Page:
I spoke with a person today who was being sued by two creditors for unsecured debts. It is interesting to note that when the person called-in they only listed one lawsuit they wanted to talk about. However, my staff found a second lawsuit in the same county where they had not yet been served. The prospective client was interested in retaining our firm to negotiate a settlement to these lawsuits. Here is what he thought he was looking at:
Amount owed (lawsuit 1) = $2,475.00
Amount owed (lawsuit 2) = $5,700.00
First, let's address the problem with debt settlement strategies for consumers. While negotiating outstanding debts with unsecured creditors (credit card companies) may be a good way for certain qualifying people to shed debt, it becomes much more difficult once the creditor had filed a lawsuit. Once the creditor has filed a lawsuit there are now lawyers involved which always makes things more difficult for consumers. Often times creditors may be willing to take anywhere from 30%-50% lump sum payments to resolve debt that is more than 90 days in default, but once the lawsuit is filed your options shrink. The creditor's lawyers will either negotiate a payment plan that pays off 100% of the debt or, if they are willing to negotiate partial payoffs, they will require one-time, lump sum payments.
A negotiated settlement in the above fact pattern would've looked something like this:
Lawsuit 1 = $100/month for 24 months or $2,000 lump-sum payment
Lawsuit 2 = $150/month for 38 months or $5,000 lump-sum payment
Either of these scenarios was not good for this particular person and is typically not good for any consumer. People simply cannot afford to sustain $250/month payments for 2-3 years. That presents a huge hole in their budget. Moreover, a $7,000 combine lump sum payment would be impossible for most. Think about it, a person that could afford up to $250/month for 3 years or to lay down $7,000 in one payment wouldn't be in default on their credit card payments.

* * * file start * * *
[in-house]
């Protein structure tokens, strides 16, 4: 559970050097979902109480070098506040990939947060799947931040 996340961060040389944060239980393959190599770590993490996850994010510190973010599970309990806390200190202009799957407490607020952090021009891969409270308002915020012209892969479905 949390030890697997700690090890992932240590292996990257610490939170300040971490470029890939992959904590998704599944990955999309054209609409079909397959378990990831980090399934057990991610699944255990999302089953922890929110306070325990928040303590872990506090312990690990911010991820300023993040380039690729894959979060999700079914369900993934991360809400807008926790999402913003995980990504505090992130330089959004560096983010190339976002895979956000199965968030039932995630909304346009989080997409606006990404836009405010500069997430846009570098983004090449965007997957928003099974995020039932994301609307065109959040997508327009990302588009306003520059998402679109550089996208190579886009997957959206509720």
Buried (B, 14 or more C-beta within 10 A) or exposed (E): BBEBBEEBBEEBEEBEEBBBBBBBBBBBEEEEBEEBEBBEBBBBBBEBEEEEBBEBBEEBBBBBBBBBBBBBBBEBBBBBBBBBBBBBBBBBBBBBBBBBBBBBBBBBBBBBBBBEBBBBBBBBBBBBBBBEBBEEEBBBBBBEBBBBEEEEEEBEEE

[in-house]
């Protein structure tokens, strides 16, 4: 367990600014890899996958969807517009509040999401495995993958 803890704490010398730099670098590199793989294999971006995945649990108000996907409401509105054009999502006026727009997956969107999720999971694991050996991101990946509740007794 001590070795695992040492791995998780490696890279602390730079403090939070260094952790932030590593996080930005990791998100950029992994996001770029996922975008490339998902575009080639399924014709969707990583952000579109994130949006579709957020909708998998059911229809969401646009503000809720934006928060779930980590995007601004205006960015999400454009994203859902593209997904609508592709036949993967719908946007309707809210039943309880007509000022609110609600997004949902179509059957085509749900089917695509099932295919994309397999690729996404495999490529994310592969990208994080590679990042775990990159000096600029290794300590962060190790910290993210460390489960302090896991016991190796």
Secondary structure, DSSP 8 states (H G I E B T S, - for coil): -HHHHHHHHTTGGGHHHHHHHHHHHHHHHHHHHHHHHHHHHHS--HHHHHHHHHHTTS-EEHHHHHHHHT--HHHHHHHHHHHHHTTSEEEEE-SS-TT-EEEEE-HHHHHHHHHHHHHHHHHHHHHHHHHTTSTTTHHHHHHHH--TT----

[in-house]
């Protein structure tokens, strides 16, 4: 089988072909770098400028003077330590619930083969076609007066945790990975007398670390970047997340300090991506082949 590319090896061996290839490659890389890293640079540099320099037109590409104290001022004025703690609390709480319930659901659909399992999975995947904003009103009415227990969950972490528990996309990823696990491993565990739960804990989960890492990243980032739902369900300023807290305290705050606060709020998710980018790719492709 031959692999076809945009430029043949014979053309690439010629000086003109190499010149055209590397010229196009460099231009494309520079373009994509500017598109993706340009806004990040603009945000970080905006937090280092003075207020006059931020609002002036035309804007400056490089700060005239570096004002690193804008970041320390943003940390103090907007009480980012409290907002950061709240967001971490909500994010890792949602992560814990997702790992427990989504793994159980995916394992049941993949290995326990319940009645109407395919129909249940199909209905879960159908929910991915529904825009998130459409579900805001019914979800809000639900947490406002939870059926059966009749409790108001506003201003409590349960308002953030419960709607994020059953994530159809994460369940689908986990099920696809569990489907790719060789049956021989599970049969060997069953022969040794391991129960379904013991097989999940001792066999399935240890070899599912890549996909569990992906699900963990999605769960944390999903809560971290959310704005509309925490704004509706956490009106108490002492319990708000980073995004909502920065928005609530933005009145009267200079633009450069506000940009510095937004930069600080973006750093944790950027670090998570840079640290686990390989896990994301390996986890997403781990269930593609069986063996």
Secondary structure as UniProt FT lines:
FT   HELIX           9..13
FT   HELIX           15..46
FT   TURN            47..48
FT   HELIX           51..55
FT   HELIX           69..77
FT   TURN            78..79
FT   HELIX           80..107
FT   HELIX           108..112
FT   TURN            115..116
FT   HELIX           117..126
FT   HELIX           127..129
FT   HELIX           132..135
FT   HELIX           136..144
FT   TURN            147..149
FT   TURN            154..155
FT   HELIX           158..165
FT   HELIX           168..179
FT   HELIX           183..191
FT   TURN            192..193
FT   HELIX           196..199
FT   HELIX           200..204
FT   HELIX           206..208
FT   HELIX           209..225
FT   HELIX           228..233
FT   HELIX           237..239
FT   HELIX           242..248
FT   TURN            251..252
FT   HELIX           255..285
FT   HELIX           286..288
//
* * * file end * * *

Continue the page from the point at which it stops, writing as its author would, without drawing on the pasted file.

This scenario presents more problems because the person couldn't afford either scenario, but the amount in question is typically not enough for us to seriously consider bankruptcy options. So, as usual our firm was thorough and asked this person to pull their credit report and let us review. They did. We reviewed. Here is what we found:
1. Amount owed (credit card - charged off) = $2,475.00
2. Amount owed (credit card - charged off) = $5,700.00
3. Amount owed (credit card - charged off) = $4,500.00
4. Amount owed (retail credit card - charged off) = $1,800.00
5. Amount owed (retail credit card - charged off) = $2,250.00
6. Amount owed (bank line of credit - collections) = $2,200.00
7. Amount owed (bank line of credit - collections) = $1,600.00
Total debt = $20,525.00
Keep in mind that "charged off" doesn't mean that you still don't owe the debt or that the creditor won't collect from you. But that is a discussion for another day. Their initial consultation was prompted by their desire to pay off their debts. However, once we looked at the big picture it became clear this would be a very costly exercise that had little chance of success. Many lawyers would have taken their money and negotiated settlements for the original two debts without regard for the fact that it would've been a major financial disaster for the client.
With more than $20,000 of known debt it was now clear that this person needed to go through a bankruptcy analysis. Now let's look at some other relevant factors to determine whether or not bankruptcy is right for them.